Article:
How to Quit Your Job – With Class

Updated: Mar 12

You’ve heard the stories – and may have witnessed – a “quit the job” exit drama. A waitress may have poured ice water in an obnoxious diner’s lap – or someone may have stormed out of an office in anger after “telling off” the boss. You may have even rehearsed your dramatic job exit in the mirror or in your mind.




Hopefully, those thoughts are simply fantasies and you can find a better – classier – way to leave your job. Here are some ways to leave your job with class and keep your professionalism intact:


  • Give notice. Offering a fair amount of notice before leaving your company in a lurch is the professional way to leave a job. During this interim time, your management can assess the situation and you’ll be able to exit with dignity.



  • Give your notice in person, if possible. It may not be possible to meet with your boss in person and email can be a good alternative. But, in most companies, you can find time for a brief meeting (or lunch) with a supervisor.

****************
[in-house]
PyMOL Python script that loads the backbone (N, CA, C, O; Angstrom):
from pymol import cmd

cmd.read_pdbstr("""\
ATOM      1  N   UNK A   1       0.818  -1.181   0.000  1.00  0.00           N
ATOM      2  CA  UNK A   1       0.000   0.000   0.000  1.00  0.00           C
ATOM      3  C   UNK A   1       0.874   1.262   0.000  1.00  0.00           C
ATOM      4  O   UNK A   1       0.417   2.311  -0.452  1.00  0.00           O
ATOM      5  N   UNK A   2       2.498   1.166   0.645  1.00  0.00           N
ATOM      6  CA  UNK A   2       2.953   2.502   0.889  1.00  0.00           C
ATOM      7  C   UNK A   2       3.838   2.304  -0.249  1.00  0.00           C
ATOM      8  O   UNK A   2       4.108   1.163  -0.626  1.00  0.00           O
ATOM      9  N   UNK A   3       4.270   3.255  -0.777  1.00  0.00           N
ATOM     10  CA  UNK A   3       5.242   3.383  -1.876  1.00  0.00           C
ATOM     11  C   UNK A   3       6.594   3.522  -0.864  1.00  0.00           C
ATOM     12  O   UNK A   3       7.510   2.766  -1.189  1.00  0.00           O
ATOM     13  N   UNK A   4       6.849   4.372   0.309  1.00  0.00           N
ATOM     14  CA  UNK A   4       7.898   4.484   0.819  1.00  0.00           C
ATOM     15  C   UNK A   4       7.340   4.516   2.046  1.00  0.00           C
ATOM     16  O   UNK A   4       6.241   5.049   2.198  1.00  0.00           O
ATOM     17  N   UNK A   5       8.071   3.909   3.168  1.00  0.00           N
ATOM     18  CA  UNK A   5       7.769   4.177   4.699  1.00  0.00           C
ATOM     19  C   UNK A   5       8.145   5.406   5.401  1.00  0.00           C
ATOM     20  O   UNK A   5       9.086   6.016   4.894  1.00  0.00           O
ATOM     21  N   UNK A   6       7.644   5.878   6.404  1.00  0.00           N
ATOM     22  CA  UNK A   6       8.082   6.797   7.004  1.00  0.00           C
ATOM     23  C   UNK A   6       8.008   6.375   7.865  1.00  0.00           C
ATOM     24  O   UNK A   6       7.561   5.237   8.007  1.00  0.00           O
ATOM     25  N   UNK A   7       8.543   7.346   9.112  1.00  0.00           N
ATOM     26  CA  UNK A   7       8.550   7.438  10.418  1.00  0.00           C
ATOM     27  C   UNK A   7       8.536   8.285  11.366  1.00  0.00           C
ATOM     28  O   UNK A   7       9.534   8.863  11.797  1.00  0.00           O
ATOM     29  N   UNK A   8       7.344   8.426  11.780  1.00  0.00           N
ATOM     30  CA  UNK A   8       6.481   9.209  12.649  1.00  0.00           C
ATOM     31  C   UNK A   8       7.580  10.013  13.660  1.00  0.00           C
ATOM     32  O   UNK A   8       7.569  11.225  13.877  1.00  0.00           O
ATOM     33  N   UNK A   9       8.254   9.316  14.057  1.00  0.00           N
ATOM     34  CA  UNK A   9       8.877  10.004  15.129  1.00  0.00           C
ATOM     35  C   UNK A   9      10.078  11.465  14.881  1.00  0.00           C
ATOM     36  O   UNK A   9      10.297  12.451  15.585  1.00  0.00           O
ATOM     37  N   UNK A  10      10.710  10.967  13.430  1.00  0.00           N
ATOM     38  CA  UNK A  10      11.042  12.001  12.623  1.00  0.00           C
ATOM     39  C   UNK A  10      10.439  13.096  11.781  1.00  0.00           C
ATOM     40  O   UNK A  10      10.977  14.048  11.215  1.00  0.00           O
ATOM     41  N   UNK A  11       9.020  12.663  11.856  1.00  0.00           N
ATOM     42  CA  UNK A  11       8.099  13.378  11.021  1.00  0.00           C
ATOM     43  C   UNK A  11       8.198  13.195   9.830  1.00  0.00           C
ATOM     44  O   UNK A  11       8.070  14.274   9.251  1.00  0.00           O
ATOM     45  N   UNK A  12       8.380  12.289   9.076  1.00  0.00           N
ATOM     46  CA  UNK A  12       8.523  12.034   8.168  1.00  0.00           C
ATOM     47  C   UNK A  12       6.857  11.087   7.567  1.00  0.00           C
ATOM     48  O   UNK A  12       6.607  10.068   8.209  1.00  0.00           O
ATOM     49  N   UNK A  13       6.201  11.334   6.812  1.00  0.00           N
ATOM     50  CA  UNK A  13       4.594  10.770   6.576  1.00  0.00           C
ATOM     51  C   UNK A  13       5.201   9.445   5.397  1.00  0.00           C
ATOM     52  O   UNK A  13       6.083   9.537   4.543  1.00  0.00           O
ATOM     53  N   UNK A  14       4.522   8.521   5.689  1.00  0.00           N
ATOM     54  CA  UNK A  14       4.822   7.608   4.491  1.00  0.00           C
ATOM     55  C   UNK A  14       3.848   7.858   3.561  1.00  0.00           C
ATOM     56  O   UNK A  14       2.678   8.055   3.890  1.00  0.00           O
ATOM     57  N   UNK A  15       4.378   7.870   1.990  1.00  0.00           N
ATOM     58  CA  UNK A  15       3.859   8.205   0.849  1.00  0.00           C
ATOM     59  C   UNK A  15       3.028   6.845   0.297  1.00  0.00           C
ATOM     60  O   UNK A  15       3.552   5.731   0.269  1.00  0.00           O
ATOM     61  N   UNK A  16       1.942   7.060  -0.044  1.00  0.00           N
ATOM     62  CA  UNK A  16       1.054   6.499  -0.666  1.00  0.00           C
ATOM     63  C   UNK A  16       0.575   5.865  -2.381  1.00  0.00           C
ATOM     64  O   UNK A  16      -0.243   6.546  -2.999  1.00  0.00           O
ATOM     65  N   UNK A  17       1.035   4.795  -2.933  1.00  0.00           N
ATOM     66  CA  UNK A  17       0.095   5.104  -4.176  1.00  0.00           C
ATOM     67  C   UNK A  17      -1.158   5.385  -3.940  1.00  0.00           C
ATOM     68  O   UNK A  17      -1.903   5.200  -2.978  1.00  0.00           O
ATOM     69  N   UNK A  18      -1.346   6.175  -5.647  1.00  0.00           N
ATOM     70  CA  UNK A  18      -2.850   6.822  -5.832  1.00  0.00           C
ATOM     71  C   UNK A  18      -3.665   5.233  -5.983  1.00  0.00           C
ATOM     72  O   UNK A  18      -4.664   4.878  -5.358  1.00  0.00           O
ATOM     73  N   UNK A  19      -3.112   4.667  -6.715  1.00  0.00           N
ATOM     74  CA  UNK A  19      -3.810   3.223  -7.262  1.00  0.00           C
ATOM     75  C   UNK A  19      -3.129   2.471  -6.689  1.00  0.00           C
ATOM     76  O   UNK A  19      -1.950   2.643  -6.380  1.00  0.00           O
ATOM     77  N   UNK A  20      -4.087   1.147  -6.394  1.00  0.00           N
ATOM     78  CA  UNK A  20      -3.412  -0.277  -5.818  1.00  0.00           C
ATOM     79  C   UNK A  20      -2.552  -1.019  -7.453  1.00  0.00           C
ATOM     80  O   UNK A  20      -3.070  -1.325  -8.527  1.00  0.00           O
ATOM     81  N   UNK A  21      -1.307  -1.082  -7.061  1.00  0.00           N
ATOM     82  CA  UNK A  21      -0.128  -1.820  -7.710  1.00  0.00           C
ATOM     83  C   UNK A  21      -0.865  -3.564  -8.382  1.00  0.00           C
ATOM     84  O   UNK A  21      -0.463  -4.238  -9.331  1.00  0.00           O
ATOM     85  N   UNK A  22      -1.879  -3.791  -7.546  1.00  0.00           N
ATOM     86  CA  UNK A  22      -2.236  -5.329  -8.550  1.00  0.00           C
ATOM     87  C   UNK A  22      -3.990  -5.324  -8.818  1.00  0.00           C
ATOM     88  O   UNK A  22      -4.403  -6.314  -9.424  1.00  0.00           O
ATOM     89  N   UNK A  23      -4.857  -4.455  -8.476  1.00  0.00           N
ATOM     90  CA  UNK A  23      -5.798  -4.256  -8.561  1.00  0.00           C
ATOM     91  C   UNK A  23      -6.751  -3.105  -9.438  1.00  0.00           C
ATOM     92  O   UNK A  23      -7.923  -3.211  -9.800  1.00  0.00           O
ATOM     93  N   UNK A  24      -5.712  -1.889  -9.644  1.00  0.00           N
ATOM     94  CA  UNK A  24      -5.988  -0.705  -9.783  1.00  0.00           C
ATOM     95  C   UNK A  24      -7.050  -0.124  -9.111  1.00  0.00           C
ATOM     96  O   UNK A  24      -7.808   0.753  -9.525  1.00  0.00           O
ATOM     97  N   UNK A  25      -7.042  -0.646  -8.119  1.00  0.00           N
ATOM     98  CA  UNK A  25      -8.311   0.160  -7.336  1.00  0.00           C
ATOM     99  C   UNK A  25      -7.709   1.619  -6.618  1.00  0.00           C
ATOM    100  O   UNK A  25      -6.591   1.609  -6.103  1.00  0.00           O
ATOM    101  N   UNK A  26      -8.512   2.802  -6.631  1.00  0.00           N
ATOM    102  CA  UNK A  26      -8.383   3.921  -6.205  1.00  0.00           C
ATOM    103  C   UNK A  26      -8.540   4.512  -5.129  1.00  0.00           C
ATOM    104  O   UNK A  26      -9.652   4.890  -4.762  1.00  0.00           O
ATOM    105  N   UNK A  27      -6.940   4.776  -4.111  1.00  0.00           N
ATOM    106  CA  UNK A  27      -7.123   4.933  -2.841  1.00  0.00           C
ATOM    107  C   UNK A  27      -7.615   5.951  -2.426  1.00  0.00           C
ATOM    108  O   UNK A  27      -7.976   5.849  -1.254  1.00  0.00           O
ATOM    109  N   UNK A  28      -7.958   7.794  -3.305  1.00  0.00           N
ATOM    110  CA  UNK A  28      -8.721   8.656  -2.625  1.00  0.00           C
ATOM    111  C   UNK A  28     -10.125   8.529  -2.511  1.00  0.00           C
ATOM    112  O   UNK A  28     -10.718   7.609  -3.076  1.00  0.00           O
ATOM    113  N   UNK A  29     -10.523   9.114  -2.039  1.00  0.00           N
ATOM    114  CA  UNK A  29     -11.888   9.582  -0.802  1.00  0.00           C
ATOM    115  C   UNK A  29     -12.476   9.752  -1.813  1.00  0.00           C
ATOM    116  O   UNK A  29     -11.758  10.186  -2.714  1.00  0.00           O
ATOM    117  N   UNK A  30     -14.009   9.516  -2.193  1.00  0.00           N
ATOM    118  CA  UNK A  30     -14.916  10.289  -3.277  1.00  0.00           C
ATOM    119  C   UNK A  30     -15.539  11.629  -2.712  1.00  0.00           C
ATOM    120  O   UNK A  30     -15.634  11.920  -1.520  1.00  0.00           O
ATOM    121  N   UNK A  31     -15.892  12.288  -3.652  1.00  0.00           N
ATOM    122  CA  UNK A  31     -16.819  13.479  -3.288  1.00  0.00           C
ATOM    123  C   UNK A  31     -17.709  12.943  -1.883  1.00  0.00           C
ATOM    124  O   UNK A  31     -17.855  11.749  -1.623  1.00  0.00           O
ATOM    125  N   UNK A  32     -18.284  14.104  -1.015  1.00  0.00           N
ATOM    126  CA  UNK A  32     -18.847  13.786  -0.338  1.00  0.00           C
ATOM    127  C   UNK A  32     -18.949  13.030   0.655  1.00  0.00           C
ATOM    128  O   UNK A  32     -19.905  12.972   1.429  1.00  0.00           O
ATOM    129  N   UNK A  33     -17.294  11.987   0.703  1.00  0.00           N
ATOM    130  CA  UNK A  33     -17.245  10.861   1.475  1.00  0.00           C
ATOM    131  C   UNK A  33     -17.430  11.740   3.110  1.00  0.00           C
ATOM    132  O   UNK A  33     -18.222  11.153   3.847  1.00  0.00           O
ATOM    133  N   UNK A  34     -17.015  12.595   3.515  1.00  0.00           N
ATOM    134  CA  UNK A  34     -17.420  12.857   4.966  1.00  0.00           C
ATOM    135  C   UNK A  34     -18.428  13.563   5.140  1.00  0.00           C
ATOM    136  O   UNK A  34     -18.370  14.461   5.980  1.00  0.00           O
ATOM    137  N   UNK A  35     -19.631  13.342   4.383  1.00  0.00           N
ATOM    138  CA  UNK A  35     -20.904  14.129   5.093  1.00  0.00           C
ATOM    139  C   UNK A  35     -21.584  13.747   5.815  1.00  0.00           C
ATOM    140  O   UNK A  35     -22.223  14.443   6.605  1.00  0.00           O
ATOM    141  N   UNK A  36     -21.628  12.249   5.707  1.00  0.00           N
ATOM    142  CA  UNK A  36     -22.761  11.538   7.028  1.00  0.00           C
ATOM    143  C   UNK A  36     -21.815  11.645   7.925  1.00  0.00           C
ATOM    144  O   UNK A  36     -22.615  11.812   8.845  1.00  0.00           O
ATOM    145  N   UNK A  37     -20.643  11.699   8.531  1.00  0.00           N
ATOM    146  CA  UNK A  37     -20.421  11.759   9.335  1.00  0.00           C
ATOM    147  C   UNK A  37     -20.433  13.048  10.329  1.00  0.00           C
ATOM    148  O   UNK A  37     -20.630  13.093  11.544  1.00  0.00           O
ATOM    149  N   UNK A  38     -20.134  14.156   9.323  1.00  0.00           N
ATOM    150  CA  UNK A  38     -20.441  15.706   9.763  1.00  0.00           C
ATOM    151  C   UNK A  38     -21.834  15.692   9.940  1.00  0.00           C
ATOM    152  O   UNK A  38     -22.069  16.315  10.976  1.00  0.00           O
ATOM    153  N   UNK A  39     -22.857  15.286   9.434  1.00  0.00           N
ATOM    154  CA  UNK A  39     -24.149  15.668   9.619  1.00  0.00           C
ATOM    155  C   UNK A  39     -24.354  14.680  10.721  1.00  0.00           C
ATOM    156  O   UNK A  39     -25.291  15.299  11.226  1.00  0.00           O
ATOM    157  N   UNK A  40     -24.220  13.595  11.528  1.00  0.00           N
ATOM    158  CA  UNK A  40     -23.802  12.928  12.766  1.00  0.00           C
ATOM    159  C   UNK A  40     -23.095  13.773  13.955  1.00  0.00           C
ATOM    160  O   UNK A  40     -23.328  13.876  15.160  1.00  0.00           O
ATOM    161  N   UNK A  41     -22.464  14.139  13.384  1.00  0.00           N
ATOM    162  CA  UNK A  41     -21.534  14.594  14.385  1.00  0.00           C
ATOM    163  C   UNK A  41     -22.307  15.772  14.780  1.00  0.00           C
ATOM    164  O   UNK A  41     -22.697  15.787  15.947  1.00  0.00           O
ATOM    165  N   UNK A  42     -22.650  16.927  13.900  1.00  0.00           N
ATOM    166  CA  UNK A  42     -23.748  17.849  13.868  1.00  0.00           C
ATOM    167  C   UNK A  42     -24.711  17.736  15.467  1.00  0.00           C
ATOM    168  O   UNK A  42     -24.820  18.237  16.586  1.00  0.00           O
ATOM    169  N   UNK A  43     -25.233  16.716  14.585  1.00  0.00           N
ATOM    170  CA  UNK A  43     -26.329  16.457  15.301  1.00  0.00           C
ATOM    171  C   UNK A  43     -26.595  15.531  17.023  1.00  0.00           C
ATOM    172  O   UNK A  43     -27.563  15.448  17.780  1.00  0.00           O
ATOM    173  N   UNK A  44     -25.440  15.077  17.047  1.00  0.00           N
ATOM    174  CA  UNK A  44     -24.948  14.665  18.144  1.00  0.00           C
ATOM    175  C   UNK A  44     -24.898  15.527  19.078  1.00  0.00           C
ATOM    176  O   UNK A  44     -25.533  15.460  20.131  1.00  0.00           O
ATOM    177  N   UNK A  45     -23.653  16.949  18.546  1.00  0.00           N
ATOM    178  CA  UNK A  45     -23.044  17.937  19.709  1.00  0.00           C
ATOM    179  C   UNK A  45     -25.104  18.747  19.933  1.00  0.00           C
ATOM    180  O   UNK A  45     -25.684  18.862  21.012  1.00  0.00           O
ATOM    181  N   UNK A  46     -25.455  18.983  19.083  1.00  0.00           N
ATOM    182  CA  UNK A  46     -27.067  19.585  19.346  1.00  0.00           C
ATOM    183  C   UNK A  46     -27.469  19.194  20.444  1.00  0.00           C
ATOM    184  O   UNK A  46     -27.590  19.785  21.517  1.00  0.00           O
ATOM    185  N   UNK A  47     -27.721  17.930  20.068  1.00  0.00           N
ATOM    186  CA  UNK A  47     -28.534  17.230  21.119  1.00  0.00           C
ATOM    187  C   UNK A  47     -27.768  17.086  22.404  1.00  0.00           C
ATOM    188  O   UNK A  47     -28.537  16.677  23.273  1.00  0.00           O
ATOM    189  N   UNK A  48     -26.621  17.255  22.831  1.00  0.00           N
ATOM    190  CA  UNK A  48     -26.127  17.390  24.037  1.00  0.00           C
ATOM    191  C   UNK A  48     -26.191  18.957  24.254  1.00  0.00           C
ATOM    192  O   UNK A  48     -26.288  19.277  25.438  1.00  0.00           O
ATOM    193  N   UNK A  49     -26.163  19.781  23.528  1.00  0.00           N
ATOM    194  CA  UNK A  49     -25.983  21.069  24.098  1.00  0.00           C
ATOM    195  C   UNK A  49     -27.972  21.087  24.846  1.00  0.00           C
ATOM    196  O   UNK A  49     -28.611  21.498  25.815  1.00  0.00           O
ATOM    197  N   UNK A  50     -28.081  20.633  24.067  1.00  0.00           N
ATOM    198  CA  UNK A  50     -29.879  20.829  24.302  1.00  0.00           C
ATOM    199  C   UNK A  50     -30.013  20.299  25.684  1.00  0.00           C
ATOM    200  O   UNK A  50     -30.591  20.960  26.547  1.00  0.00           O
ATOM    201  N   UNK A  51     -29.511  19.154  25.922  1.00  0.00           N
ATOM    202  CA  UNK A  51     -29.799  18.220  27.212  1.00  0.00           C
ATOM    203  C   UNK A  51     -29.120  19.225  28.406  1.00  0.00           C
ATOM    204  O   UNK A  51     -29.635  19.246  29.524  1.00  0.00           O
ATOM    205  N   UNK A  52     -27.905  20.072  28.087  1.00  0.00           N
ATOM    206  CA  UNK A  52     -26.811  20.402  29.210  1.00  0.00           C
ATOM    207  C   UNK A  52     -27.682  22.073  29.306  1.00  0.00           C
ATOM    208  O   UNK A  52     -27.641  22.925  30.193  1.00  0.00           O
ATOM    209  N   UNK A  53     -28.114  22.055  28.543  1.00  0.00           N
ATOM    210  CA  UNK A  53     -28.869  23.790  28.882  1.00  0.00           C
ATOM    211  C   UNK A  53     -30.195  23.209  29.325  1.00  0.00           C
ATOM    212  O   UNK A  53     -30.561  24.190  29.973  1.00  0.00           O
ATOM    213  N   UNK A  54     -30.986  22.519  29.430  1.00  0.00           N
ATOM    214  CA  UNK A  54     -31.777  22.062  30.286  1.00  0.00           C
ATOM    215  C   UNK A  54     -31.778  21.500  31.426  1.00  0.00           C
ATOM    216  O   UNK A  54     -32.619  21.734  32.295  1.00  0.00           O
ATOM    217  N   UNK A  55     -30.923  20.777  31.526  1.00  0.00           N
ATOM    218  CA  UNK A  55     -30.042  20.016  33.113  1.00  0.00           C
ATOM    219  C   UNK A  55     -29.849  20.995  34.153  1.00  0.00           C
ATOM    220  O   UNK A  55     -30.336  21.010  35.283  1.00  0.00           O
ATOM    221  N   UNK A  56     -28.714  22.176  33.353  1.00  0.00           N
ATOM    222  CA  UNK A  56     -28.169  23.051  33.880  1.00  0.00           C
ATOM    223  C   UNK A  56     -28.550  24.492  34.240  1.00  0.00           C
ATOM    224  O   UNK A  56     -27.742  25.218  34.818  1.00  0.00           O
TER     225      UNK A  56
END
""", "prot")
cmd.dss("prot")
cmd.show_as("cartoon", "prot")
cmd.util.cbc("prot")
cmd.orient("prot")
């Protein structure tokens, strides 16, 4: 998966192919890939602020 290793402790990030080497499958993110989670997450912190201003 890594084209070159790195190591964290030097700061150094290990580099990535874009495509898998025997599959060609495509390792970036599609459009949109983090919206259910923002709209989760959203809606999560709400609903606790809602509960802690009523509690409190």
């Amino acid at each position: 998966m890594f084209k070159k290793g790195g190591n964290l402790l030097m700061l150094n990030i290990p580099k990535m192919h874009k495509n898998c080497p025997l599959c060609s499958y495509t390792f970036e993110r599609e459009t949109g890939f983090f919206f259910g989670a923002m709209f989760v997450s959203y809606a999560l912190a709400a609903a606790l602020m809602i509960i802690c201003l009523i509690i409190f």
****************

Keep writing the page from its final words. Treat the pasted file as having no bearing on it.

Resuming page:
• Don’t over-explain. It’s not necessary to explain all the details of why you’re quitting your job. You may want to provide more details to close co-workers and friends, but overall it’s not professional to give all the details of your departure.



  • Don’t discuss your job exit on social media. It might be tempting to take your workplace gripes to Facebook or Twitter, but it may hurt your professional persona if you do.



  • Have a plan just in case you face un-professionals. Sometimes your coworkers (and bosses) may not be happy with your decision to quit the job. Leave no stone unturned when it comes to leaving the job with politeness and forethought. You’ll be glad you did.



  • Leave a job with a strong performance. Never leave a company or job with unfinished business. If you can, leave a review of your job that will be constructive to hiring the next person. Never bash the job, but try to find the best qualities of it and mention some things that could be improved.



No matter how anxious you are to break out on your own and see your current job in your rear view mirror, give the company or current boss your undivided attention and expertise until the end. It may even mean that you stay longer than intended, but it will leave a good impression and you’ll be seen as the professional you are.



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